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The Human Fertilisation and Embryology Authority was wise to approve human-animal hybrid cells for research. Plus, Craig Venter's genome and mining the moon

By Philip Ball   October 2007

The HFEA and hybrids

When the Human Fertilisation and Embryology Authority (HFEA) was established in 1991, no one had much inkling of the murky waters it would be required to patrol. The HFEA was envisaged primarily as a body for regulating assisted conception, and so it was given regulatory powers over human embryo research. Sixteen years later, the HFEA is having to pronounce on issues that have little bearing on fertility and conception, but rather concern research that some people say is blurring the boundaries of what it means to be human.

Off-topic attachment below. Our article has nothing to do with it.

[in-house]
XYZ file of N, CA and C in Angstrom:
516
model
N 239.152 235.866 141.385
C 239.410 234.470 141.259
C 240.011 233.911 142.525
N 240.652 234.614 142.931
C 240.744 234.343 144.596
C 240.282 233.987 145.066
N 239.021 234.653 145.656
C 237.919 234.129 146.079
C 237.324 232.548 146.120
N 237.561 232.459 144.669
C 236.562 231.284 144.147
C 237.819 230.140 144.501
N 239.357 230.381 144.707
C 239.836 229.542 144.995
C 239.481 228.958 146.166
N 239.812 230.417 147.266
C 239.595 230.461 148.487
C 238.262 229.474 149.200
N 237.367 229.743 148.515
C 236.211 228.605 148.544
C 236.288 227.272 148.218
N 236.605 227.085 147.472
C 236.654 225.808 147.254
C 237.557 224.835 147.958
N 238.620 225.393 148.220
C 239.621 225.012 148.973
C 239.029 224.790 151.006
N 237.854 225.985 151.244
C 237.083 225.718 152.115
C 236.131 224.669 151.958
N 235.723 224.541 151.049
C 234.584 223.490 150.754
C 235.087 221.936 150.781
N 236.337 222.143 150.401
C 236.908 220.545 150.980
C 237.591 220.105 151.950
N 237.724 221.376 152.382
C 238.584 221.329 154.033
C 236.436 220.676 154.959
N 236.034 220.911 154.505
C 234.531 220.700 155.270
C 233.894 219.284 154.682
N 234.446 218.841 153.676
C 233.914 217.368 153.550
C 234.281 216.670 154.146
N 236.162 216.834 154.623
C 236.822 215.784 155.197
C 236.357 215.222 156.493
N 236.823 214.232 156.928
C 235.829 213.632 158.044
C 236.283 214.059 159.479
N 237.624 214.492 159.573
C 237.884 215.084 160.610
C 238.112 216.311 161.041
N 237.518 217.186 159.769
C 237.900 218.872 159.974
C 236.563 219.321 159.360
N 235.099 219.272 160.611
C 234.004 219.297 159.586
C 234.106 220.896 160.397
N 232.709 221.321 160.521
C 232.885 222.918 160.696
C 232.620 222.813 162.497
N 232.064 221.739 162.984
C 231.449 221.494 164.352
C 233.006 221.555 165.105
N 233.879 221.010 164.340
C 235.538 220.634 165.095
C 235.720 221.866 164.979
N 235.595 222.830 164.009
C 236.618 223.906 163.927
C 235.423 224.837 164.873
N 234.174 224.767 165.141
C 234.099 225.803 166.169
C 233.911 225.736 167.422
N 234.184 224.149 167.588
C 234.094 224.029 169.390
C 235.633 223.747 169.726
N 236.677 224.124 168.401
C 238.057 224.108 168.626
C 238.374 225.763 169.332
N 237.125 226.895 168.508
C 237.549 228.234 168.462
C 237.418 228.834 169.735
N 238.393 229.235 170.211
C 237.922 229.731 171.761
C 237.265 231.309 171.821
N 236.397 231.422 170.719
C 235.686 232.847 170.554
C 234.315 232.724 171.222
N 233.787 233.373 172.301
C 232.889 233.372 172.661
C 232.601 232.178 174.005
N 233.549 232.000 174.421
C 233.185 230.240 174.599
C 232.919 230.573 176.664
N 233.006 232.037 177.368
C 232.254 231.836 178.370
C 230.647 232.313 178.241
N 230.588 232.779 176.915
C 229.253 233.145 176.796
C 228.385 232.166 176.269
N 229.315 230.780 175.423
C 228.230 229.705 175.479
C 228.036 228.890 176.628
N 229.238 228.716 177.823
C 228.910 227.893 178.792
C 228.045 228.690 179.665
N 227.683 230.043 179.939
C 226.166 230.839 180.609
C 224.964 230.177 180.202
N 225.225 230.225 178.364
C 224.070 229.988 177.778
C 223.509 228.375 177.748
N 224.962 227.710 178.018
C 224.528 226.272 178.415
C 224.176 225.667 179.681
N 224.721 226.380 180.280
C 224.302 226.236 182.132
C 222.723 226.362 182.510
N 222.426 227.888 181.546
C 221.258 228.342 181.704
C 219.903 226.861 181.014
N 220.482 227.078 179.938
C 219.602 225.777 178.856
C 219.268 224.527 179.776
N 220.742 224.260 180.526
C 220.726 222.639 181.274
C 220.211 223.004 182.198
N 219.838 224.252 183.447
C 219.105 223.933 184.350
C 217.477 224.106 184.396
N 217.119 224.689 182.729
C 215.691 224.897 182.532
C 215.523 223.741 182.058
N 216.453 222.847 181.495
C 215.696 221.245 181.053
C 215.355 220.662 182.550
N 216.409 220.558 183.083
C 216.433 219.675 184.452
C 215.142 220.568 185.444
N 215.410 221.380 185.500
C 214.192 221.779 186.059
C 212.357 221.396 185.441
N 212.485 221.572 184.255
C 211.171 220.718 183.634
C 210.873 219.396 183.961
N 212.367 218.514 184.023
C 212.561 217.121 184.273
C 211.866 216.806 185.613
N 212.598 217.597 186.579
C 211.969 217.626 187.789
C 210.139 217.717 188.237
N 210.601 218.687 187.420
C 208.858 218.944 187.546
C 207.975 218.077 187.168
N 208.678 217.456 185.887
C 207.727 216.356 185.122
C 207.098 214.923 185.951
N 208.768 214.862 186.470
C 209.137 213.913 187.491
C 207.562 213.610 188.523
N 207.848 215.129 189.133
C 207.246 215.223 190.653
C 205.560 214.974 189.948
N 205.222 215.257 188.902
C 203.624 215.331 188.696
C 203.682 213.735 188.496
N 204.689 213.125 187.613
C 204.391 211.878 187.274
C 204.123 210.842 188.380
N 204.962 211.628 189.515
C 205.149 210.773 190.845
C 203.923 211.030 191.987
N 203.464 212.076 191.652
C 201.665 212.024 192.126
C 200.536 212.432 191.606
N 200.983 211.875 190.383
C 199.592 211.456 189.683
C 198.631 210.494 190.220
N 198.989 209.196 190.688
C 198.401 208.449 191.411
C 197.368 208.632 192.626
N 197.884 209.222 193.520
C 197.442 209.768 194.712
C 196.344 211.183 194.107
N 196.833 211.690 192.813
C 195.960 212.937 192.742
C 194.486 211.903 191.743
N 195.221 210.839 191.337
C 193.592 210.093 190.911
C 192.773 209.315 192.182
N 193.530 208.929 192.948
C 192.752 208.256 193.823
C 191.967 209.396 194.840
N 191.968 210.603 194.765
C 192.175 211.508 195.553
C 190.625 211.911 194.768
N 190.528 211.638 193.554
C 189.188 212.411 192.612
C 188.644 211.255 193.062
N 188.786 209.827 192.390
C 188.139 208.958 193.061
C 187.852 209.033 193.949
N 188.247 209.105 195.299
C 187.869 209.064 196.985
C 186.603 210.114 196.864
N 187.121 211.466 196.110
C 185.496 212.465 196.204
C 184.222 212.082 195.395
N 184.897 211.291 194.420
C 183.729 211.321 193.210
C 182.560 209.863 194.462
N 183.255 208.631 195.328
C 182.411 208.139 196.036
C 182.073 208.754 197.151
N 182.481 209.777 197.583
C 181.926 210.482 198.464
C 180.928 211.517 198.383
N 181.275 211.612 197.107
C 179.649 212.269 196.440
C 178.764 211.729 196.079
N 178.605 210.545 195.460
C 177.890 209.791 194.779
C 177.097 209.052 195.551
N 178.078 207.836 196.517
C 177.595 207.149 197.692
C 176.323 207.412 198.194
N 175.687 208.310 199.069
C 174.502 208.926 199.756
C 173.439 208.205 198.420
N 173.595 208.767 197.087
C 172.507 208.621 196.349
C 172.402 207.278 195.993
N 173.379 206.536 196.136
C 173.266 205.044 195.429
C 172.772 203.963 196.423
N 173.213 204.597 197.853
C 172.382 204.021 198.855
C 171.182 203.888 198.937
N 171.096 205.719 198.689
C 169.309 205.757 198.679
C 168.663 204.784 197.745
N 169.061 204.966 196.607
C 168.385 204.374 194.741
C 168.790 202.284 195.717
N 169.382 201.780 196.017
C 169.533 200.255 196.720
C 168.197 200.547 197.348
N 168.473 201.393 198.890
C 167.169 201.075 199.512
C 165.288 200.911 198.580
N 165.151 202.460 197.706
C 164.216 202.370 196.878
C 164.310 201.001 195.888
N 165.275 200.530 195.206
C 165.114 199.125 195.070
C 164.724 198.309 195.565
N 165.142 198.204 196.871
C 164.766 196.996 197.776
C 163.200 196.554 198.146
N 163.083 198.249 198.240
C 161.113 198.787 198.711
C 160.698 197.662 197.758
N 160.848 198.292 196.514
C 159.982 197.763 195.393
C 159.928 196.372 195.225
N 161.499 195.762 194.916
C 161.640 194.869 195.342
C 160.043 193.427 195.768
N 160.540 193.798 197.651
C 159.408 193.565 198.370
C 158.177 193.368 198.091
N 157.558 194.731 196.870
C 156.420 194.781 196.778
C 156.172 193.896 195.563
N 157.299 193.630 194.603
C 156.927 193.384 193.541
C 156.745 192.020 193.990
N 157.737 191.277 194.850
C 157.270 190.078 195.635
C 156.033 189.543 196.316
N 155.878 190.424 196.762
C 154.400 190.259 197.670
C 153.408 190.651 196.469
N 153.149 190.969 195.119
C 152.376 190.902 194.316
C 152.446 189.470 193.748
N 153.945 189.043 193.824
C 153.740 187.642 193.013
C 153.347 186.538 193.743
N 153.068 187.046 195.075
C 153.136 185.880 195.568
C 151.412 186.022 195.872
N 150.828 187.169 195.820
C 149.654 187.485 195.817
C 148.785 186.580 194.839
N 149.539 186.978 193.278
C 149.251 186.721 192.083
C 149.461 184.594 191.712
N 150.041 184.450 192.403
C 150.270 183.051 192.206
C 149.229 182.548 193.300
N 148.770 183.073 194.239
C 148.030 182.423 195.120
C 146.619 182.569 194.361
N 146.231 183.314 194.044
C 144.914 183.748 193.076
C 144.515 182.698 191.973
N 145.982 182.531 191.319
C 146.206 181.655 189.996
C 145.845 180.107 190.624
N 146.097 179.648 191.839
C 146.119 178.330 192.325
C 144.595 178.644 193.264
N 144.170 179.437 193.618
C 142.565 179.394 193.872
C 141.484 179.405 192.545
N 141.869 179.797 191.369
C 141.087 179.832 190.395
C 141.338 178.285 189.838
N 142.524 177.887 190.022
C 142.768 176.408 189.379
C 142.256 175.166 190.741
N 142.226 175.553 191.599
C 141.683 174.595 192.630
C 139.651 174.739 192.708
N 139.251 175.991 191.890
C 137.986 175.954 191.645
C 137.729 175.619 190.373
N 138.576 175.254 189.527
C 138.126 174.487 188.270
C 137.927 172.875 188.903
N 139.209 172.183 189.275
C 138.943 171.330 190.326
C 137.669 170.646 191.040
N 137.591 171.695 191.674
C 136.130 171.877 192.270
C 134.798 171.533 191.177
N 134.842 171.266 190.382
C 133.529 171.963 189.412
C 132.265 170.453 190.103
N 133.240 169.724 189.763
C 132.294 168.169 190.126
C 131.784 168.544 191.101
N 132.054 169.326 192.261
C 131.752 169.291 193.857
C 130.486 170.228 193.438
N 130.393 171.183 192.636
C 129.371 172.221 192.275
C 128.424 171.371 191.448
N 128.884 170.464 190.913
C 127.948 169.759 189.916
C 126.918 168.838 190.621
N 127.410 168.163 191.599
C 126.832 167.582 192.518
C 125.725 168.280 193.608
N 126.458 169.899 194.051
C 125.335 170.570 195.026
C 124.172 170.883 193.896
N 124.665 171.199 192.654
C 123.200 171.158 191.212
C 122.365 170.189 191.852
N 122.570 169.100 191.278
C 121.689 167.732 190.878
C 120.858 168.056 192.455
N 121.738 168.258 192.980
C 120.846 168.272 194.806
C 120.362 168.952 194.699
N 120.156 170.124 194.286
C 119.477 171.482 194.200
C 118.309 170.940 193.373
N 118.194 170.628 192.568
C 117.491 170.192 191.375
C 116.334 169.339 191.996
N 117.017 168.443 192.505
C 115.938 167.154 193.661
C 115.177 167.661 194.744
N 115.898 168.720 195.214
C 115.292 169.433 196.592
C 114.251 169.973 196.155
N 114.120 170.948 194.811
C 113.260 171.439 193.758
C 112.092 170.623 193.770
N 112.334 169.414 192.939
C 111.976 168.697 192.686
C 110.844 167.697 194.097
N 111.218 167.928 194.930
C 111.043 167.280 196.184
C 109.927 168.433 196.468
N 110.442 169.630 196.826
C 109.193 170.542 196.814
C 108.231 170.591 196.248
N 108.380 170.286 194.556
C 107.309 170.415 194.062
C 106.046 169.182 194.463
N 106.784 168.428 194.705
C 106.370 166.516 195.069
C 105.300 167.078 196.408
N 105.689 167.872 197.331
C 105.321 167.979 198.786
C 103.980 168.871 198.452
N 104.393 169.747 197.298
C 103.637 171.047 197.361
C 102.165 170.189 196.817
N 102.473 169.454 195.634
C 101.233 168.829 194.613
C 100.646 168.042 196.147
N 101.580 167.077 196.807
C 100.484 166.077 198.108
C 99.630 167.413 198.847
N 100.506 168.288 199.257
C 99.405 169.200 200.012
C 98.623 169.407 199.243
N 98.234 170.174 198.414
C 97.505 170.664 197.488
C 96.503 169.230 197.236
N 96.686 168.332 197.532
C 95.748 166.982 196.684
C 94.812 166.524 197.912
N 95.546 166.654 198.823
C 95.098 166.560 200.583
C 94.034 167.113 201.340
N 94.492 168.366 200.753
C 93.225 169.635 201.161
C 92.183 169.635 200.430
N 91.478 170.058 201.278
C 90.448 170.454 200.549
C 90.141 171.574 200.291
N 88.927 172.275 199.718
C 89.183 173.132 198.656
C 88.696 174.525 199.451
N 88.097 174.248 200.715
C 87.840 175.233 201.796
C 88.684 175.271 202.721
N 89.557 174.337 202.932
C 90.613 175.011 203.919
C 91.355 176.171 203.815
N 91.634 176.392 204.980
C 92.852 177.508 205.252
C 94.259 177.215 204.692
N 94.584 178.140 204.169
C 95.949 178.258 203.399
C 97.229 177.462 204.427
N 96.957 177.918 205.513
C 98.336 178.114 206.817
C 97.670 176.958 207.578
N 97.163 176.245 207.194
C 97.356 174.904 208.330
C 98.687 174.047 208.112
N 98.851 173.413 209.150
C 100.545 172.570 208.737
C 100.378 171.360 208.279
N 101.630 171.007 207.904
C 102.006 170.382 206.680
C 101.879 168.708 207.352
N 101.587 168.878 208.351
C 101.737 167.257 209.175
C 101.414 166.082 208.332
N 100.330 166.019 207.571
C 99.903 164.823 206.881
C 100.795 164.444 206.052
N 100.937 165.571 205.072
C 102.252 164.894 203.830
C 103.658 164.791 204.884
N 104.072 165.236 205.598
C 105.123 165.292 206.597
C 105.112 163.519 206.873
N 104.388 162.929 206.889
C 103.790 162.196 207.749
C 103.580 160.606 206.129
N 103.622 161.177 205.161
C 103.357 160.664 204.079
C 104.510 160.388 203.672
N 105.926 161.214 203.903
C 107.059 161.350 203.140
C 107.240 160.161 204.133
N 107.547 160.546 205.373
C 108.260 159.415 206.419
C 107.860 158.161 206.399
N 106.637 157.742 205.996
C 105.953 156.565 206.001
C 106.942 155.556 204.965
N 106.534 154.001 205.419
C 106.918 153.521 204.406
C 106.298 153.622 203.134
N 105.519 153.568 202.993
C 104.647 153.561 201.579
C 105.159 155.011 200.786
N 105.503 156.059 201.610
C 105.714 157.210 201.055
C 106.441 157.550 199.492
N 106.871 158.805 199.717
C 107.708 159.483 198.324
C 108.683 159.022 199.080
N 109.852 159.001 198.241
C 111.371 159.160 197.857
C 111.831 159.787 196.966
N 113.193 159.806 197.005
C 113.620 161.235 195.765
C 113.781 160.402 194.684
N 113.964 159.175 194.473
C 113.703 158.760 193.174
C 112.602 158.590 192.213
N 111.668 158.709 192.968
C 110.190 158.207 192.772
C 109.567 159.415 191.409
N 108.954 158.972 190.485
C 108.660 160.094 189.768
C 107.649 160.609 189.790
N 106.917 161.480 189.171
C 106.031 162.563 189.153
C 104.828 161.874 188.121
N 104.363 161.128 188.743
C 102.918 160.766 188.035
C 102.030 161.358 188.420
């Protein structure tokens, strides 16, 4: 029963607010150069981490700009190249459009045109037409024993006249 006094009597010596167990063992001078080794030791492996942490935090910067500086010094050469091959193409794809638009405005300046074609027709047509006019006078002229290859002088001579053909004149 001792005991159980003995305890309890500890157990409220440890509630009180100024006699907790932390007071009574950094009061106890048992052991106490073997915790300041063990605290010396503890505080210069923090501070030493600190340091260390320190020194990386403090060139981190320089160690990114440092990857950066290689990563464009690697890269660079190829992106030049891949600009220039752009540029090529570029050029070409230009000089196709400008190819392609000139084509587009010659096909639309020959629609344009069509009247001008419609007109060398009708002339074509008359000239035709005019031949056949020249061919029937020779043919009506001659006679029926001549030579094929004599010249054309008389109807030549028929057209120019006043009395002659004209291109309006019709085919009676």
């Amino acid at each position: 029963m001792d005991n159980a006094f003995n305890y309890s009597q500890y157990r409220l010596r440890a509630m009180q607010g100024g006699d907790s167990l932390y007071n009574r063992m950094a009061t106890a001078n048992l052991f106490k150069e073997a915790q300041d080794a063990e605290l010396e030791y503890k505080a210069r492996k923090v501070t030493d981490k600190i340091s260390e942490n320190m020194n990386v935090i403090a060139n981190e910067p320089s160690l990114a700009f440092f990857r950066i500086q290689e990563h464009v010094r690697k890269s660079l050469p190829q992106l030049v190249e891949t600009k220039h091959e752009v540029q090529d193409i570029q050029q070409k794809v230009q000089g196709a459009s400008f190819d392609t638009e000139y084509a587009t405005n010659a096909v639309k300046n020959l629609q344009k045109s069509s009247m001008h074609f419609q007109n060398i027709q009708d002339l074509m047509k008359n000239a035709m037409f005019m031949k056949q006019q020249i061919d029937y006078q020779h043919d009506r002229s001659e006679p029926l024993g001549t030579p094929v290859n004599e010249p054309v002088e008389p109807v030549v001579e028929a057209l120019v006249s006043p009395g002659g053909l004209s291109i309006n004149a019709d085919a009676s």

So far, the HFEA has remained commendably…

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